In a welcome and undoubtedly difficult decision, Los Angeles Mayor Richard Riordan spoke out Friday against the ill-named "California Civil Rights Initiative." By carefully outlining the reasonable grounds on which he opposes the November ballot measure, Riordan has helped bring clarity to a controversial and deeply misleading ballot initiative.
In a speech to a minority business group, Riordan said that he is "very dissatisfied" with many aspects of affirmative action. But he added, "I am against the CCRI. It is not the solution. . . . I oppose it because it is divisive. It takes one of our greatest assets, our diversity, and tries to turn it into a liability." The mayor also said that the measure, which on the ballot will be known as Proposition 209, "jeopardizes opportunities for people in this room--and the very existence of voluntary programs" like that of the city's Minority Business Opportunity Commission. "It could erode workplace protection for women," Riordan added.
Elected officials are expected to choose sides in important debates, and those who take the risk of choosing the correct if unpopular stance are to be commended. Riordan has done that here. The CCRI is still very popular in the polls, although its appeal is ebbing, perhaps as more people become aware that it purports to fight discrimination but actually undermines fairness. In June, 69% supported the measure, according to a Times poll; now 59% support it.
The implication of the CCRI is that California women and minorities simply are getting too much of the economic and educational pie; the facts do not bear out that notion. The evidence suggests that without affirmative action, qualified women and minorities lose.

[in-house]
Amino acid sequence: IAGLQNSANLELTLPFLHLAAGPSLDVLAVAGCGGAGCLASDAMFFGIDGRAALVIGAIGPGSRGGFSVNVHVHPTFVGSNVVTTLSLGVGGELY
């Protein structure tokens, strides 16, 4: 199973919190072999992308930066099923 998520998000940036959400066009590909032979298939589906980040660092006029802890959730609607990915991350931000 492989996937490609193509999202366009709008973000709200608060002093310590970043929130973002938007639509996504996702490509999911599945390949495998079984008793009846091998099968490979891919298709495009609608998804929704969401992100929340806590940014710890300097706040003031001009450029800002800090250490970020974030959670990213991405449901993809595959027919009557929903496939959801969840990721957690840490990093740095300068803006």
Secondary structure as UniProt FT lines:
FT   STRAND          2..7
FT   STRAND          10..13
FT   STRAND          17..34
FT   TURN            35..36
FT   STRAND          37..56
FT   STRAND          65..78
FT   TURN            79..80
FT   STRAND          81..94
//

When Gov. Pete Wilson issued an executive order directing all state agencies to immediately disband their committees that oversaw affirmative action goals (not quotas), women and minority entrepreneurs across the state said the phones stopped ringing and the faxes stopped coming. A contractor told one Southern California businesswoman that although her work was good, "it's back to the good old boys club . . . without affirmative action, we don't have to use you."
Some public or private affirmative action programs may well have been executed improperly or unfairly. Mayor Riordan acknowledged that all those who support the CCRI should not be branded as racist or sexist. But the bottom line, as the mayor pointed out, is that even those who have problems with current affirmative action programs will not find a reasonable alternative to fight discrimination in the CCRI. He's right on the issue, and he's right to have spoken out as mayor of a diverse city.